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More Voices


Every month More Voices invites readers to contribute short nonfiction prose pieces of 40 to 400 words on a healthcare theme.

submittomorevoices

 
I was lying in the preop area, waiting to be taken in for abdominal surgery, when a nurse came along with a bag of liquid and hung it from my IV pole.

"What's that?" I asked.

"It's an antibiotic," she replied.

"I'm not scheduled to get an antibiotic," I said.

"Your surgeon ordered it," she said.

"When?" I asked. "I saw him two days ago. We went over my meds, and he specifically noted, 'No preop meds, just IV fluids.'"

"Well, he must have changed his mind," she said.

"Can I see the order label?" I asked.

She replied, a note of irritation now evident in her voice: "I know what I'm doing." She then opened the connection between the new bag and my IV line and left.

I pushed my call button, and the charge nurse came over. I asked if the antibiotic was really for me. She checked the bag, opened my OR notebook (which the other nurse hadn't done), checked my ID bracelet, cursed under her breath and took the bag of antibiotic away.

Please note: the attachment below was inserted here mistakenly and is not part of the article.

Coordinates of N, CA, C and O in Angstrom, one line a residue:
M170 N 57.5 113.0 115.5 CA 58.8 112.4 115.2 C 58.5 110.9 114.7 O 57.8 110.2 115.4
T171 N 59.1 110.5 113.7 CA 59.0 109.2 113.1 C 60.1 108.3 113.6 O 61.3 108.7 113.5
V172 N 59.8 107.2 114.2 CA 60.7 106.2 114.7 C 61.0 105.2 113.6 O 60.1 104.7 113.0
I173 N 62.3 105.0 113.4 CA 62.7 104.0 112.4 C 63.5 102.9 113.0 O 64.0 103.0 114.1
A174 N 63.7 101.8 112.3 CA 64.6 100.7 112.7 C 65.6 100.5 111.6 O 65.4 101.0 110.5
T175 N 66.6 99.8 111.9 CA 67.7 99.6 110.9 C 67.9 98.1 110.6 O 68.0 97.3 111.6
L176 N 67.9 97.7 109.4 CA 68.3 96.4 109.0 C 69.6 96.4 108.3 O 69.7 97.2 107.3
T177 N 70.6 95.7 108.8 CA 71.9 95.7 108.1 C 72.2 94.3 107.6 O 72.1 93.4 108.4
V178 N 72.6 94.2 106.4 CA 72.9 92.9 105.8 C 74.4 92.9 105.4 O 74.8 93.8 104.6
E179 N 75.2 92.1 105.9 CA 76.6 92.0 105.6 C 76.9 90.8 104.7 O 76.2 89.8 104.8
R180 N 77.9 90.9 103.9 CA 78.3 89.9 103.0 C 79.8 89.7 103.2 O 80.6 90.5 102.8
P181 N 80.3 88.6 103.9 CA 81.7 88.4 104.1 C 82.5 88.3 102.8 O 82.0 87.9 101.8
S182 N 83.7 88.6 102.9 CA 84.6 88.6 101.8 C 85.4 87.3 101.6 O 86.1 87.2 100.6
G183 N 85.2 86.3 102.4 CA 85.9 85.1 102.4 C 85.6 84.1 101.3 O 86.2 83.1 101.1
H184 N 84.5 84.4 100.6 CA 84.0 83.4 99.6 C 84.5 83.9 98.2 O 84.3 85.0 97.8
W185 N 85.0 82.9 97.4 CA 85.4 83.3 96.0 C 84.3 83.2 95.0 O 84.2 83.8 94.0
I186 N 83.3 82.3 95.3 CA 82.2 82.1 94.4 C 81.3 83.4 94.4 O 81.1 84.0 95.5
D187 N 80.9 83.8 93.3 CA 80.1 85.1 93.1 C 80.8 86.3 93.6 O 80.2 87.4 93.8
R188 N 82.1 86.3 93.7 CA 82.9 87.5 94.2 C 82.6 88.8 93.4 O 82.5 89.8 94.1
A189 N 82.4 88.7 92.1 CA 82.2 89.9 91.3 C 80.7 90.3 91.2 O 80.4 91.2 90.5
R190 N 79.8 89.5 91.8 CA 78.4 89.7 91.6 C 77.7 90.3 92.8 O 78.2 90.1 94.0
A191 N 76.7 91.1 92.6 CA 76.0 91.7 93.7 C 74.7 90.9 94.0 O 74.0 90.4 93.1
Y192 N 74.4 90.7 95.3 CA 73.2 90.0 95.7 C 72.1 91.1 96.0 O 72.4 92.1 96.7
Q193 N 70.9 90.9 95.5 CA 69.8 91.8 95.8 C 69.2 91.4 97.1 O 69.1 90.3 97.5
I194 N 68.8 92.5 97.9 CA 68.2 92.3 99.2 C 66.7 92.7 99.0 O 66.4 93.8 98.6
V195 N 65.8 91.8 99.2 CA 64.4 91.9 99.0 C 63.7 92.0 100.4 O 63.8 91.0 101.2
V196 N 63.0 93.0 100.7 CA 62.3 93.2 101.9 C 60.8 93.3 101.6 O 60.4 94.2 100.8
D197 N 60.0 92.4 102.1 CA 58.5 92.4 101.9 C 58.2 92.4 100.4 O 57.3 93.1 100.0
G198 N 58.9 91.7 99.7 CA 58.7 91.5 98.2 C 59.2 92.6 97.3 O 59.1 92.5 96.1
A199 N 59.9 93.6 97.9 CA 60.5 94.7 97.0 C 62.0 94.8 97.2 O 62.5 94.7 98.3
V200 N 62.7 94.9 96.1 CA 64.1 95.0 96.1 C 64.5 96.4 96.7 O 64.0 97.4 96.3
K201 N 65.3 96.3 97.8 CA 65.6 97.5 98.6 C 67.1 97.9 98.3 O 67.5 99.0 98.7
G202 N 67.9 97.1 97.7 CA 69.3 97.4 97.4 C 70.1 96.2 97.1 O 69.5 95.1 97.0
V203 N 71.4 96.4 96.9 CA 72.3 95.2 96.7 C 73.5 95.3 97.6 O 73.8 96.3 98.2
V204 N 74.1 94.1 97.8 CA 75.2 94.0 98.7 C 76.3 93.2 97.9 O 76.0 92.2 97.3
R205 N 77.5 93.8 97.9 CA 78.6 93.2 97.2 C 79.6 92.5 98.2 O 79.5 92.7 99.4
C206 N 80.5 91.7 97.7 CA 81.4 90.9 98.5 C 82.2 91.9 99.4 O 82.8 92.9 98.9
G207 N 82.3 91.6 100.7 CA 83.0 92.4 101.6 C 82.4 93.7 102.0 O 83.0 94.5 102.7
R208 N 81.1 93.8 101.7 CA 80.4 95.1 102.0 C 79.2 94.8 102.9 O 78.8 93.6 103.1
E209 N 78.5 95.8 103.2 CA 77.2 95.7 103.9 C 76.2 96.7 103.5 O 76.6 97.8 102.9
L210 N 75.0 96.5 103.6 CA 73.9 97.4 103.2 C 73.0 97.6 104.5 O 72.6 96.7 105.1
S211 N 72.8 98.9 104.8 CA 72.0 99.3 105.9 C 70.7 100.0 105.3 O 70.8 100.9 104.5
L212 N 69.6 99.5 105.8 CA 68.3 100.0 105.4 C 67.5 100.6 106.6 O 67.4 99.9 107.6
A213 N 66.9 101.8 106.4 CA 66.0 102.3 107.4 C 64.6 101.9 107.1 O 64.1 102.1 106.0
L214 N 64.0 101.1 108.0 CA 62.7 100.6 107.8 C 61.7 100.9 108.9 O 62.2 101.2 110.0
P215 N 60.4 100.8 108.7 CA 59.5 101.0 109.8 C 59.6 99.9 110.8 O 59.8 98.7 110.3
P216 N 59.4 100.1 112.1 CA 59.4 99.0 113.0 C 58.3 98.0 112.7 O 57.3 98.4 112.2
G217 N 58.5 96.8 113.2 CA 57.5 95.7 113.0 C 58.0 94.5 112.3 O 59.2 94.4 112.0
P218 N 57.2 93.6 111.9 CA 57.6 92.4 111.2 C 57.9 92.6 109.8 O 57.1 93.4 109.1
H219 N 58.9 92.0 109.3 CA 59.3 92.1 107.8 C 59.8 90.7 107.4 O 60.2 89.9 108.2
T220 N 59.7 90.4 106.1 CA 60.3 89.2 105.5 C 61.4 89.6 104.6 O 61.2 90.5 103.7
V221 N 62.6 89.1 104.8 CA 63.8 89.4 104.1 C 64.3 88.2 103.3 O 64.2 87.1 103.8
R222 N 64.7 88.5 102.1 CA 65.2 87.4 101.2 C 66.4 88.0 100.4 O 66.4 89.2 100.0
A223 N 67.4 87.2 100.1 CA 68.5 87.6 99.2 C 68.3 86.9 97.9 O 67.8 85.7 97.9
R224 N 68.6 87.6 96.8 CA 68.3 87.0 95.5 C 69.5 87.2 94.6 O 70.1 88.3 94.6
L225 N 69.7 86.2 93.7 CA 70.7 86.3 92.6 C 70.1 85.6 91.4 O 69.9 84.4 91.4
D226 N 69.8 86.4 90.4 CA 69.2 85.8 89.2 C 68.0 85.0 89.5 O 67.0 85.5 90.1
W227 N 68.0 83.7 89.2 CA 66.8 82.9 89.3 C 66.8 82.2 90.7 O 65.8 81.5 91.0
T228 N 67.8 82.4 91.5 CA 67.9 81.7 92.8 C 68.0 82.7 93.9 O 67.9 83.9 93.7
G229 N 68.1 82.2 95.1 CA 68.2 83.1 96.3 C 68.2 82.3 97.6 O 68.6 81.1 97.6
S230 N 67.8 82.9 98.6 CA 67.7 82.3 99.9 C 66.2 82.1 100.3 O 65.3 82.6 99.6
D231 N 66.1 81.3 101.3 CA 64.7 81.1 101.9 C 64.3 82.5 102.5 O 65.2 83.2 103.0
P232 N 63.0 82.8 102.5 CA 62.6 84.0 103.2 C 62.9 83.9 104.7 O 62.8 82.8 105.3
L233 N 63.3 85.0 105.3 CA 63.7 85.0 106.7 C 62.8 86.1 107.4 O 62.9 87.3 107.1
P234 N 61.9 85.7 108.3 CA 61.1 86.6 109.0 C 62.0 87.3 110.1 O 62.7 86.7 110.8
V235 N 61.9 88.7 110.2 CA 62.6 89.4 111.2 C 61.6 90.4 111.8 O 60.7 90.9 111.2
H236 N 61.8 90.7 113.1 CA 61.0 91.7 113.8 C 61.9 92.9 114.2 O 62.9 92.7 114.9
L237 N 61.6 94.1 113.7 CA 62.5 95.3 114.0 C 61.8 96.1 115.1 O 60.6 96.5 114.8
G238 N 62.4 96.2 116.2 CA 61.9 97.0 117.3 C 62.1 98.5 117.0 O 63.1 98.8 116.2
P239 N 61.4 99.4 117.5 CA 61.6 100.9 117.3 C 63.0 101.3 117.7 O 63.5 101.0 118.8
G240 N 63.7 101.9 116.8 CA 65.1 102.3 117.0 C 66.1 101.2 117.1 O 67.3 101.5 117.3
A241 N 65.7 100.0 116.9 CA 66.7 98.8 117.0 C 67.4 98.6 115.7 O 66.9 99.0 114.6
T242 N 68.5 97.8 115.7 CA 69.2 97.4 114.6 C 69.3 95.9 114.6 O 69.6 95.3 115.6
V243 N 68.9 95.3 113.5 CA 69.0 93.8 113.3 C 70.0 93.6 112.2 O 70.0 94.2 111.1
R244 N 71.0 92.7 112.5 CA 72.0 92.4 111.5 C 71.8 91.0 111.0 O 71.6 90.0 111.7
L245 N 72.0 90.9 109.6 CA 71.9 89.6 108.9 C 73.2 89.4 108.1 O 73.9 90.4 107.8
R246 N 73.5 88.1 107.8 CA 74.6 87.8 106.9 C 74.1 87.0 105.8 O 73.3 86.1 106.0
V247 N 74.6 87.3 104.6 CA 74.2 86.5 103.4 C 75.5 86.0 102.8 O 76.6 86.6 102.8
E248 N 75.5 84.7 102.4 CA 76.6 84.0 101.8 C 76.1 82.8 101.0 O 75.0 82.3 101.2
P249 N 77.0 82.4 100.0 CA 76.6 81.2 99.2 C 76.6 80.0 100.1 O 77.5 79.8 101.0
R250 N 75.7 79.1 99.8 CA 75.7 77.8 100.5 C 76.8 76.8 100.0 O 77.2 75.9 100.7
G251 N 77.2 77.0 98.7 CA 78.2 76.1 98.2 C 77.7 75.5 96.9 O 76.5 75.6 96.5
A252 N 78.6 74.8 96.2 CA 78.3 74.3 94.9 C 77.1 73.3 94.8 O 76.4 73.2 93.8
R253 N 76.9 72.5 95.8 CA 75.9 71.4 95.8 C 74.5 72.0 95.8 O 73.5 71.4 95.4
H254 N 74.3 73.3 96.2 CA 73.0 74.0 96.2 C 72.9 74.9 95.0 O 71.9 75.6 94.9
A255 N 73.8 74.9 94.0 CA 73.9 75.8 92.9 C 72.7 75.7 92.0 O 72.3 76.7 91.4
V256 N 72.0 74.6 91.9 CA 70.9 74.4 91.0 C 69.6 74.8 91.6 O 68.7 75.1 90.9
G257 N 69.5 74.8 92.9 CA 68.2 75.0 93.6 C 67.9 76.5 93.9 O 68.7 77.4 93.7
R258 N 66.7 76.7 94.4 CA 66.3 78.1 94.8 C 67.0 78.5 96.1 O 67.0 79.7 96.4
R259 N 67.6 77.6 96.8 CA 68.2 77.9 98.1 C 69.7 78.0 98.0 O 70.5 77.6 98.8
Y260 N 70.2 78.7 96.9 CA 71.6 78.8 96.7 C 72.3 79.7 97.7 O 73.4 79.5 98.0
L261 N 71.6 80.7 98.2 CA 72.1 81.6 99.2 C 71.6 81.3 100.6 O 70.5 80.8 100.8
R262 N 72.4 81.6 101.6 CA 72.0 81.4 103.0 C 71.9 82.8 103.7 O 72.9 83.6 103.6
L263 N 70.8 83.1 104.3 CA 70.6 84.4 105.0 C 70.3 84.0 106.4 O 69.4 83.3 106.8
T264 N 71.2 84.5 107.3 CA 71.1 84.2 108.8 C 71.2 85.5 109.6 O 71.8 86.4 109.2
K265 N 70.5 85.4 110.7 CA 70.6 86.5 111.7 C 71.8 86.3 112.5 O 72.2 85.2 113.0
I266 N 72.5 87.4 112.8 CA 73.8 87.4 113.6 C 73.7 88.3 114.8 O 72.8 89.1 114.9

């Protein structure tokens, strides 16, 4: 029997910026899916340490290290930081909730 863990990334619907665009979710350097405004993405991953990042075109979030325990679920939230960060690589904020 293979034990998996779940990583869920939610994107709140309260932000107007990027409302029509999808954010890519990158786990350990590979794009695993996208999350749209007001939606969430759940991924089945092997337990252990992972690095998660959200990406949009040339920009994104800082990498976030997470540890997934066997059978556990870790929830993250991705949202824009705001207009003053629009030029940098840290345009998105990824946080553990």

Nobody ever apologized that day.

When I received my bill, it included a charge for the IV antibiotic. It took me four phone calls to get the charge removed, and still nobody apologized. One billing office person said, "Well, it's only one IV, and it didn't cost very much."

When my surgeon stopped to see me after the operation, while he was doing his rounds, I told him about the mistake. He sighed and said, "I heard about that. The second problem that day was that they never asked who the antibiotic should have been given to." He paused, then said, "The hospital, the preop chief, and I have discussed this in detail. It should not happen again. And I am sorry."

There, was that so hard?

Sandra Shea
Carbondale, Illinois